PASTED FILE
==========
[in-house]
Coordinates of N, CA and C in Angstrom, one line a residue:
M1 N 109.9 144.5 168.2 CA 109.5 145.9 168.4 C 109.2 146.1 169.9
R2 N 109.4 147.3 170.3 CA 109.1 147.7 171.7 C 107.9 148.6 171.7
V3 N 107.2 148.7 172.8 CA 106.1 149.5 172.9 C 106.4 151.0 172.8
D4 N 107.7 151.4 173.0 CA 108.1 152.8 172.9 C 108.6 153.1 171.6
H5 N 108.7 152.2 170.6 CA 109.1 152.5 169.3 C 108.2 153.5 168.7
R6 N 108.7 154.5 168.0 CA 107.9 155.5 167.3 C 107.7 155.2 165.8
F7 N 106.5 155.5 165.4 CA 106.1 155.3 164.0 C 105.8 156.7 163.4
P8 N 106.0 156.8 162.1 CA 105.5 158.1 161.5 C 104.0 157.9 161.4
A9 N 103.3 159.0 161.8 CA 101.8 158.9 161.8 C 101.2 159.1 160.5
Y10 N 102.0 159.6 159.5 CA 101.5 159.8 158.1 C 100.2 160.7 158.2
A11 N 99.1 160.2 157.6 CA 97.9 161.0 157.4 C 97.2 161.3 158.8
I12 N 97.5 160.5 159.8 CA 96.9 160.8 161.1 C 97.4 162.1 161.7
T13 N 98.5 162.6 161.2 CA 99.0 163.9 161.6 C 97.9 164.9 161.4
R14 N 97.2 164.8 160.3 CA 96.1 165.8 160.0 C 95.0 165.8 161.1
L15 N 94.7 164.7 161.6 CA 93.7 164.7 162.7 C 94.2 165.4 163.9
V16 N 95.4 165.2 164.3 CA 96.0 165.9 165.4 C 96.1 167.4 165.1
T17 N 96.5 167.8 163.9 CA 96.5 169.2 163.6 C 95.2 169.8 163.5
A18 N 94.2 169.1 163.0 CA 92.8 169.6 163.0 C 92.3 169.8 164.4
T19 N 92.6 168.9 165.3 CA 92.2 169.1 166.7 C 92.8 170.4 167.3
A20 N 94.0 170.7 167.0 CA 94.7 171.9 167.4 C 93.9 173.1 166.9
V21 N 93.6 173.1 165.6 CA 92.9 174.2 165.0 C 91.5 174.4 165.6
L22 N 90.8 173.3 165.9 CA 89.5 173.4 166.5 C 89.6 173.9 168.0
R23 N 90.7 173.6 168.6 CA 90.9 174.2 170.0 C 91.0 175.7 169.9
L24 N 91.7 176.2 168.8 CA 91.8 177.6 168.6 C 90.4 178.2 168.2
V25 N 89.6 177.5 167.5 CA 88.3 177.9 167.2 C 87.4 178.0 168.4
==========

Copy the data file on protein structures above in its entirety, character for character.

[in-house]
Coordinates of N, CA and C in Angstrom, one line a residue:
M1 N 109.9 144.5 168.2 CA 109.5 145.9 168.4 C 109.2 146.1 169.9
R2 N 109.4 147.3 170.3 CA 109.1 147.7 171.7 C 107.9 148.6 171.7
V3 N 107.2 148.7 172.8 CA 106.1 149.5 172.9 C 106.4 151.0 172.8
D4 N 107.7 151.4 173.0 CA 108.1 152.8 172.9 C 108.6 153.1 171.6
H5 N 108.7 152.2 170.6 CA 109.1 152.5 169.3 C 108.2 153.5 168.7
R6 N 108.7 154.5 168.0 CA 107.9 155.5 167.3 C 107.7 155.2 165.8
F7 N 106.5 155.5 165.4 CA 106.1 155.3 164.0 C 105.8 156.7 163.4
P8 N 106.0 156.8 162.1 CA 105.5 158.1 161.5 C 104.0 157.9 161.4
A9 N 103.3 159.0 161.8 CA 101.8 158.9 161.8 C 101.2 159.1 160.5
Y10 N 102.0 159.6 159.5 CA 101.5 159.8 158.1 C 100.2 160.7 158.2
A11 N 99.1 160.2 157.6 CA 97.9 161.0 157.4 C 97.2 161.3 158.8
I12 N 97.5 160.5 159.8 CA 96.9 160.8 161.1 C 97.4 162.1 161.7
T13 N 98.5 162.6 161.2 CA 99.0 163.9 161.6 C 97.9 164.9 161.4
R14 N 97.2 164.8 160.3 CA 96.1 165.8 160.0 C 95.0 165.8 161.1
L15 N 94.7 164.7 161.6 CA 93.7 164.7 162.7 C 94.2 165.4 163.9
V16 N 95.4 165.2 164.3 CA 96.0 165.9 165.4 C 96.1 167.4 165.1
T17 N 96.5 167.8 163.9 CA 96.5 169.2 163.6 C 95.2 169.8 163.5
A18 N 94.2 169.1 163.0 CA 92.8 169.6 163.0 C 92.3 169.8 164.4
T19 N 92.6 168.9 165.3 CA 92.2 169.1 166.7 C 92.8 170.4 167.3
A20 N 94.0 170.7 167.0 CA 94.7 171.9 167.4 C 93.9 173.1 166.9
V21 N 93.6 173.1 165.6 CA 92.9 174.2 165.0 C 91.5 174.4 165.6
L22 N 90.8 173.3 165.9 CA 89.5 173.4 166.5 C 89.6 173.9 168.0
R23 N 90.7 173.6 168.6 CA 90.9 174.2 170.0 C 91.0 175.7 169.9
L24 N 91.7 176.2 168.8 CA 91.8 177.6 168.6 C 90.4 178.2 168.2
V25 N 89.6 177.5 167.5 CA 88.3 177.9 167.2 C 87.4 178.0 168.4